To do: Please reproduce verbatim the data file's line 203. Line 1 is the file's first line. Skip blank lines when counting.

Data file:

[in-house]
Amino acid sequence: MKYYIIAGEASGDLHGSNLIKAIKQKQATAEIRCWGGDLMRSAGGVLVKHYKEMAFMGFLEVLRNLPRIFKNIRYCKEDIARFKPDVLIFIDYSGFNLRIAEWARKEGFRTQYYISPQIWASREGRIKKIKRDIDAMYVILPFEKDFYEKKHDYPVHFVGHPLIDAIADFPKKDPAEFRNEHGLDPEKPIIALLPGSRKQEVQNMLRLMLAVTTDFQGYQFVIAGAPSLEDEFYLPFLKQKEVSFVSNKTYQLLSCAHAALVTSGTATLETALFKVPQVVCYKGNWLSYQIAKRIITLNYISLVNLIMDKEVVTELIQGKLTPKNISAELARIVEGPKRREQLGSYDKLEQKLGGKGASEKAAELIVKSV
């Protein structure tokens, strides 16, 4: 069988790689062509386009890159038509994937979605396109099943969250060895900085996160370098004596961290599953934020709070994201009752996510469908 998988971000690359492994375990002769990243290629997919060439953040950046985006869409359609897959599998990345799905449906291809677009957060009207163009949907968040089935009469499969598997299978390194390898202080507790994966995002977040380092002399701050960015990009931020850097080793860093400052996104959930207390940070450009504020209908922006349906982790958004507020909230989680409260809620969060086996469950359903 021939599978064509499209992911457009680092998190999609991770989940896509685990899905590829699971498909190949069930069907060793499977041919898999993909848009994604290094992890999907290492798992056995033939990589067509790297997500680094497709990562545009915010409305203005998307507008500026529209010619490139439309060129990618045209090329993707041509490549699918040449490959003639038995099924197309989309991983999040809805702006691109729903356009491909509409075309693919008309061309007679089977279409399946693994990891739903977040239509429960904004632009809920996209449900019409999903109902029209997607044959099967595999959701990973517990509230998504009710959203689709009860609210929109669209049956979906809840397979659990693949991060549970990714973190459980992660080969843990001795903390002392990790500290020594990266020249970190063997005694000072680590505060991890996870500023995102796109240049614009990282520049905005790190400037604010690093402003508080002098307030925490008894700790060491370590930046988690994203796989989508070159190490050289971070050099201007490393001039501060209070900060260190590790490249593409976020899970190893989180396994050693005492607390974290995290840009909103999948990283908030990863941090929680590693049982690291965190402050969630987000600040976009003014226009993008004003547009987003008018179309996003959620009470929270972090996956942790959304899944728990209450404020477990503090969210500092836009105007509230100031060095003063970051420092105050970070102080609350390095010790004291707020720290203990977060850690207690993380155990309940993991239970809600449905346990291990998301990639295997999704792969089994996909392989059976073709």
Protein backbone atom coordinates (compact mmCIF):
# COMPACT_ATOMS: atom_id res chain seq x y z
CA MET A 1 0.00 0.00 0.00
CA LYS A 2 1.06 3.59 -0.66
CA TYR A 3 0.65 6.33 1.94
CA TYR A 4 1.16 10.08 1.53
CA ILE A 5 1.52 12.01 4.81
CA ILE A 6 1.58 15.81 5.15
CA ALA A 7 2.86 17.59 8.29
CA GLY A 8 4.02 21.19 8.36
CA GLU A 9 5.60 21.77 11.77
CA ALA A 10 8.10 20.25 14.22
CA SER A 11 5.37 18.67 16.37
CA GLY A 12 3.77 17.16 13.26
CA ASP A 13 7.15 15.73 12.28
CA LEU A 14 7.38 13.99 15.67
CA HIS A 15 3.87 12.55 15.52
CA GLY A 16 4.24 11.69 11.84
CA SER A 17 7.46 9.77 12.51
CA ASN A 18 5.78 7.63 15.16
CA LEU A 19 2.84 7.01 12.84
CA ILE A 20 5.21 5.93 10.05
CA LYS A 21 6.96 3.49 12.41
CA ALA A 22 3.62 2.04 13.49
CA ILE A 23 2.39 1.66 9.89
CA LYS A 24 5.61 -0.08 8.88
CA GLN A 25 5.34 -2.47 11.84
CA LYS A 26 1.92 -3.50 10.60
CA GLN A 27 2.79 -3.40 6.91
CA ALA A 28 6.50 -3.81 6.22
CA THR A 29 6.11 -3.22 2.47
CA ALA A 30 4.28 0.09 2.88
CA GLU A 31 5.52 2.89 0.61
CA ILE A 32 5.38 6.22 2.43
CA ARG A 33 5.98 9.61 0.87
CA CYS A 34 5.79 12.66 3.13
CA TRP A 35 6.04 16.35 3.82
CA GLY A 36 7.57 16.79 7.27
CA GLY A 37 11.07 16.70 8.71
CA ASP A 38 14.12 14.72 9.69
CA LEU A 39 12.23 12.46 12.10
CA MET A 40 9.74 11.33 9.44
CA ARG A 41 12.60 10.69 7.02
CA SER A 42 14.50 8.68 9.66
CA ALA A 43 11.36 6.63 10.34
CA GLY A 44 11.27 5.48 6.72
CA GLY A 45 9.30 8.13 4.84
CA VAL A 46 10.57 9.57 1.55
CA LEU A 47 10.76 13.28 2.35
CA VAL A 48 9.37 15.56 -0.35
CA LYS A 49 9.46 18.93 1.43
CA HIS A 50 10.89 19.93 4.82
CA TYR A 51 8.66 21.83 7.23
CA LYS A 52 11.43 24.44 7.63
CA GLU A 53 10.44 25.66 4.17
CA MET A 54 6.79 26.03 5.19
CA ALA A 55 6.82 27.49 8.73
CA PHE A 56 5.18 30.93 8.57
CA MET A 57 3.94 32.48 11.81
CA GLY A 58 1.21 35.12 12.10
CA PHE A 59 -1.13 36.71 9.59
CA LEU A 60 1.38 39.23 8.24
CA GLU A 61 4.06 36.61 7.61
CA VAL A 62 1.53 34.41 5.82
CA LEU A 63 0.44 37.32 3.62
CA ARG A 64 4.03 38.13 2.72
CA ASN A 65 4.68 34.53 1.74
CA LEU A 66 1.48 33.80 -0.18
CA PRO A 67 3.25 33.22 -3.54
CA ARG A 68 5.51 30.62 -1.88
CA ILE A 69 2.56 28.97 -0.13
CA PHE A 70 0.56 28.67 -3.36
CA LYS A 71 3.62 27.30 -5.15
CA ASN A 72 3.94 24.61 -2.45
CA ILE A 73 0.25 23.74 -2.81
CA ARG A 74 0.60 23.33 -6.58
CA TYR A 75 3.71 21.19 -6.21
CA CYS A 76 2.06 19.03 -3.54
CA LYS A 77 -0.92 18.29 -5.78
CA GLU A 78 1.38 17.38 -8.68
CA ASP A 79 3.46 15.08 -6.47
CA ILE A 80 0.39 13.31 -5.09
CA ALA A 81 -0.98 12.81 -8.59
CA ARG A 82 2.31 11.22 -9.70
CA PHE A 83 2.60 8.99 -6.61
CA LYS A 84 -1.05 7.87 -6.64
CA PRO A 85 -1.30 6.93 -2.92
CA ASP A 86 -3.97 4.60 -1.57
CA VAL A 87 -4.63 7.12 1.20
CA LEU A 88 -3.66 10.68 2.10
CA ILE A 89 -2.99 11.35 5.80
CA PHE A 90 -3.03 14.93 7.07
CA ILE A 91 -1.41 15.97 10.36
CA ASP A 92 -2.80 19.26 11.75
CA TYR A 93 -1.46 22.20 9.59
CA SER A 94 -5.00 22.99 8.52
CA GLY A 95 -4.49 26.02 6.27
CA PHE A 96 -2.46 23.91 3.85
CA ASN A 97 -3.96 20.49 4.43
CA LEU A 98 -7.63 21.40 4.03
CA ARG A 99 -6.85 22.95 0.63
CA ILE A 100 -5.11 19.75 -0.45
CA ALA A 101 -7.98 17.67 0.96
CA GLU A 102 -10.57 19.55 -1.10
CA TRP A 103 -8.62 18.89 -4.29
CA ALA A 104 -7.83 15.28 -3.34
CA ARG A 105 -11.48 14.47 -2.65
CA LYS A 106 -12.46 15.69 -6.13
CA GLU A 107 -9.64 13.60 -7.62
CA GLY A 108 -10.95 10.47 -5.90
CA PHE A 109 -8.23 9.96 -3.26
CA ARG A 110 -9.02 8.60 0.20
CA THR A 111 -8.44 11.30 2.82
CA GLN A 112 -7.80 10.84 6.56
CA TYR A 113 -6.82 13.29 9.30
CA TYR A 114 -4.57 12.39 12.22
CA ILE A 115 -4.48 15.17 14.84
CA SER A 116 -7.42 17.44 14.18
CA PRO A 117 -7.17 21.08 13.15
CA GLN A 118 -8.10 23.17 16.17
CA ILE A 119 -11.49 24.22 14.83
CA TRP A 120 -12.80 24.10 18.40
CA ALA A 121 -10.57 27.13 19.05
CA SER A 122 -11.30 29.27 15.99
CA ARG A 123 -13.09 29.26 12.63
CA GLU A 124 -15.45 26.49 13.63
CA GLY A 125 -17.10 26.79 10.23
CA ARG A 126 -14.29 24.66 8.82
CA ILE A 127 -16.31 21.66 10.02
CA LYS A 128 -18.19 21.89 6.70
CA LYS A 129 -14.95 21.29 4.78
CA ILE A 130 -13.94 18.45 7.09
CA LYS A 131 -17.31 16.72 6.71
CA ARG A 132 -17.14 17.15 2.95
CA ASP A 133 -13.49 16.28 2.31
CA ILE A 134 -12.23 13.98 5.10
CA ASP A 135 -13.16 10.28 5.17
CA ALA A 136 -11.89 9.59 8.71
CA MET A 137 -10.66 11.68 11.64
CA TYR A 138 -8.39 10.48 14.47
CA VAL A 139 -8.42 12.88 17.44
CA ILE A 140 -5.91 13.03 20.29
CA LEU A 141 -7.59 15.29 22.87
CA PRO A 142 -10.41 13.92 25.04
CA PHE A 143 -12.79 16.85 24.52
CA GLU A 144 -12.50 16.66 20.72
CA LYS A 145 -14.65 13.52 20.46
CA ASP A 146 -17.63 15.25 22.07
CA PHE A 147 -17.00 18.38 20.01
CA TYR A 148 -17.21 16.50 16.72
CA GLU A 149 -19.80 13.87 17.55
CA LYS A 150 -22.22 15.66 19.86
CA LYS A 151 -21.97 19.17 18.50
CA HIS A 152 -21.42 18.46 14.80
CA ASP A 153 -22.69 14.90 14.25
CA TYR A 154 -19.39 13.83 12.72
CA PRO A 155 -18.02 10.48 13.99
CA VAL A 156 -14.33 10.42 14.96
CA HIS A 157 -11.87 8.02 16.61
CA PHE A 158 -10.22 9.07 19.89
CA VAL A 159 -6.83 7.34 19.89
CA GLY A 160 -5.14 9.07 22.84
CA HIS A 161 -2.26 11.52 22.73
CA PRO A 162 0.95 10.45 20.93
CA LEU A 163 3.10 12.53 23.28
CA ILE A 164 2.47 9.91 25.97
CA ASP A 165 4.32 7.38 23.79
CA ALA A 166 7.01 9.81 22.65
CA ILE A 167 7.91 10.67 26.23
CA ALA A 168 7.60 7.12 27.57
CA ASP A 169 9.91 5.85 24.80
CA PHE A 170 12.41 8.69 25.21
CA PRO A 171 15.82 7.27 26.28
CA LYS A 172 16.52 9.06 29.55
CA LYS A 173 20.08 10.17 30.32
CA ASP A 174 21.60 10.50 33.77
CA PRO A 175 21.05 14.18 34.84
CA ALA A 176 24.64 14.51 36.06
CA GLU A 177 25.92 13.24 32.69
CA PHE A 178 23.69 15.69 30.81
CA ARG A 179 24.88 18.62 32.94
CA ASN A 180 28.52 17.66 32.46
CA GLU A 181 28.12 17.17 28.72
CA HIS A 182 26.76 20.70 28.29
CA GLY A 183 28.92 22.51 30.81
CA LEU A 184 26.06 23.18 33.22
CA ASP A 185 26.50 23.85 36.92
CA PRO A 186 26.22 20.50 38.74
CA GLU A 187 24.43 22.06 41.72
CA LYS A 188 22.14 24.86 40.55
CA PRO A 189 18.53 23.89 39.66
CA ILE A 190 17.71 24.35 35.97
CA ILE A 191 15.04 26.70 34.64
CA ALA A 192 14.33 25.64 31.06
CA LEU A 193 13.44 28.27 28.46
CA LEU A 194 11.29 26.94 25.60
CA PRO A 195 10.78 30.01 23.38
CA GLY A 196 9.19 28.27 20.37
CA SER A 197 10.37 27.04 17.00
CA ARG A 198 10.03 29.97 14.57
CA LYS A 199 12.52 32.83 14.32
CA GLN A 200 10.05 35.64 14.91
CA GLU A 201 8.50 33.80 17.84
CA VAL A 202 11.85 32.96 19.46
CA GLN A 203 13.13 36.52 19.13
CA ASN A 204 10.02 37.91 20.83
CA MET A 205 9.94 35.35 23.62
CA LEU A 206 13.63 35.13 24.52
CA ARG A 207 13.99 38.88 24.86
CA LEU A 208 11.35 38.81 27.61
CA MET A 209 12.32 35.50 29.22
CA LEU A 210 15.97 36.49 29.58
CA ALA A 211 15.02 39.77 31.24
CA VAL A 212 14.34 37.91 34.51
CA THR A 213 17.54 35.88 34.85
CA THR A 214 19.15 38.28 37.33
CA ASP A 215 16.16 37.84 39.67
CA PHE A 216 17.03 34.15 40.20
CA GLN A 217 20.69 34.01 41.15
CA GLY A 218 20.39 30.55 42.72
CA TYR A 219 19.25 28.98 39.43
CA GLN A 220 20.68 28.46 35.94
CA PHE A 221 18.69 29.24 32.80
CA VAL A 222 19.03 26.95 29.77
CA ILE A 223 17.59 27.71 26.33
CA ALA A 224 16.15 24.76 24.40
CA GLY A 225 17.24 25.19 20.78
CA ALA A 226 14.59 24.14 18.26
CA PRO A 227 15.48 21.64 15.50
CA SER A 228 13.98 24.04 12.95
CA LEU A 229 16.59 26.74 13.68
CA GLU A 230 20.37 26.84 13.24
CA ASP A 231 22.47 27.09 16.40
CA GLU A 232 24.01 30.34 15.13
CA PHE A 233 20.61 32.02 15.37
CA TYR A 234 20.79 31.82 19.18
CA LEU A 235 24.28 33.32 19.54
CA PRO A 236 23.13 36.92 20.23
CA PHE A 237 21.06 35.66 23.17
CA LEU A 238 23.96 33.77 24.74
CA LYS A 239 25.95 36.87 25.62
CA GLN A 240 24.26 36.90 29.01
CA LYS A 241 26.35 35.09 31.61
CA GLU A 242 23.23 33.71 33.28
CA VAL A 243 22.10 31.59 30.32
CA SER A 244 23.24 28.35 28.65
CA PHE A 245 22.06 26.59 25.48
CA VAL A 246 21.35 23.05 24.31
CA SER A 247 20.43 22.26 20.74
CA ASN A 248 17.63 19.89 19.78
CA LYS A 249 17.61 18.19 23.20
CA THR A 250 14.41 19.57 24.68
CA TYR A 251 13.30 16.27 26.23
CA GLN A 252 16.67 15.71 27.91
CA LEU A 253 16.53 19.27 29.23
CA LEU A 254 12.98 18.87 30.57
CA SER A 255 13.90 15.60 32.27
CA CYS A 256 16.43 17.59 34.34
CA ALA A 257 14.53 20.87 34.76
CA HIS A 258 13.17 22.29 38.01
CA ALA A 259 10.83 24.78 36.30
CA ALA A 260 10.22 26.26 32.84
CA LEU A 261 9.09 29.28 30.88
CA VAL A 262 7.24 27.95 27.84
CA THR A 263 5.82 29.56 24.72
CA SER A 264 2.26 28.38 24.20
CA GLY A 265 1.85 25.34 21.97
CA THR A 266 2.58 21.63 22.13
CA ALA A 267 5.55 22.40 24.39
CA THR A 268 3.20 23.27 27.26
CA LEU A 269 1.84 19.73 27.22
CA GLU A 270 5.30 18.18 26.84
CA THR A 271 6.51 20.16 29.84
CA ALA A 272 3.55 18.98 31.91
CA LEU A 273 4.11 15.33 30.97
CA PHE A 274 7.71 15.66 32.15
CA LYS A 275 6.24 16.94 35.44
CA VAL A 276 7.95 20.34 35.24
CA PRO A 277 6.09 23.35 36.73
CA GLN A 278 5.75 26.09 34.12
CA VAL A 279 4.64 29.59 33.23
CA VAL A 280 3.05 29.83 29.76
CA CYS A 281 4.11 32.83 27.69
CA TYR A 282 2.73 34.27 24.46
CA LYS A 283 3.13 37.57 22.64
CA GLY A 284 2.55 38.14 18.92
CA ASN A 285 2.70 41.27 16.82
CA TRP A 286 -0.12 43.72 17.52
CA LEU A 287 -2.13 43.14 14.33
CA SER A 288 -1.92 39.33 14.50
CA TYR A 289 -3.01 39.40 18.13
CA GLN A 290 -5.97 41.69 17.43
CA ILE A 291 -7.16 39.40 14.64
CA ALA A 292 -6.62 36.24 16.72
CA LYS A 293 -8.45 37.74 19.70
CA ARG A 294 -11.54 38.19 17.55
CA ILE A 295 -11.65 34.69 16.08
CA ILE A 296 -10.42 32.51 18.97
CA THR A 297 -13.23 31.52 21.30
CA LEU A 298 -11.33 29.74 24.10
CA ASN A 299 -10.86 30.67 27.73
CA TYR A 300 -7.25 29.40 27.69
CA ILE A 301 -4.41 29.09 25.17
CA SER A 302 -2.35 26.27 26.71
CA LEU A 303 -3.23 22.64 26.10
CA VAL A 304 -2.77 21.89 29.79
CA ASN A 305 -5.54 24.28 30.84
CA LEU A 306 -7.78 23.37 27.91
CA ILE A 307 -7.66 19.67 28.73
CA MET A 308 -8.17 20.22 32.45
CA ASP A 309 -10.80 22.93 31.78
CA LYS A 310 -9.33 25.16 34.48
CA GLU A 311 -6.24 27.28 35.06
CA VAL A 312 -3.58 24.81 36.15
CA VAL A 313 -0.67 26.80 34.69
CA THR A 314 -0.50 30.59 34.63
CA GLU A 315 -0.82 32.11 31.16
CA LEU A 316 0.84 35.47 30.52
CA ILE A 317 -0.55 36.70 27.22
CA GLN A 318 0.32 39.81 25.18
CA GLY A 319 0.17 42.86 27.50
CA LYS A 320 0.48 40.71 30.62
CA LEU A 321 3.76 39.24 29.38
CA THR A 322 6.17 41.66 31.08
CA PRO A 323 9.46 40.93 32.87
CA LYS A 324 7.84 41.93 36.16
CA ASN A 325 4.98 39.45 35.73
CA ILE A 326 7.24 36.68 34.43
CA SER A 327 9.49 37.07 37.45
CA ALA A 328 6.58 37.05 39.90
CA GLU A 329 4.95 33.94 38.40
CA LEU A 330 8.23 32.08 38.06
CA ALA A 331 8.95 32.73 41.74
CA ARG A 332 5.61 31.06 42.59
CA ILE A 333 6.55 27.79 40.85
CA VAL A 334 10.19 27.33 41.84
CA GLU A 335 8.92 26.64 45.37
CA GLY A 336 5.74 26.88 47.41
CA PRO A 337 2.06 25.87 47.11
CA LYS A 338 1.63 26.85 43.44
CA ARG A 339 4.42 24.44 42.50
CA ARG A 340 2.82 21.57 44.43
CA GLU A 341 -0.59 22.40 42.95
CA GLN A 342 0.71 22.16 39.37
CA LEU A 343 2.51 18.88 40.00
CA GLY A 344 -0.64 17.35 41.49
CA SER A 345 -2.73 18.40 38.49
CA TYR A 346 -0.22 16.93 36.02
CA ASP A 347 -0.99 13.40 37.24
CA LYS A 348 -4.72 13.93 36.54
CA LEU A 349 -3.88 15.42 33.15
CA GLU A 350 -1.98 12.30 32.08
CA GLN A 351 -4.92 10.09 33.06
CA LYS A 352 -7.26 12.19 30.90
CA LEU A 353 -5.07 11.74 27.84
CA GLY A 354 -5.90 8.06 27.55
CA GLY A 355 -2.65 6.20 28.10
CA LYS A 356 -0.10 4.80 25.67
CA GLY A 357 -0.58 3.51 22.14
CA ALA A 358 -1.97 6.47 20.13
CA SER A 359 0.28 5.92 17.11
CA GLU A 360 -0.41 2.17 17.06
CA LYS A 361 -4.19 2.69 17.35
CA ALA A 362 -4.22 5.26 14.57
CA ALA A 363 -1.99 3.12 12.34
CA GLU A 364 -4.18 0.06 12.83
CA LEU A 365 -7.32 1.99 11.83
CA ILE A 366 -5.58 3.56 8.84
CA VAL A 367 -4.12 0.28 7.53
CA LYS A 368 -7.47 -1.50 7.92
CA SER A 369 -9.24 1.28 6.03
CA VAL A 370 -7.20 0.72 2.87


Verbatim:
CA ARG A 198 10.03 29.97 14.57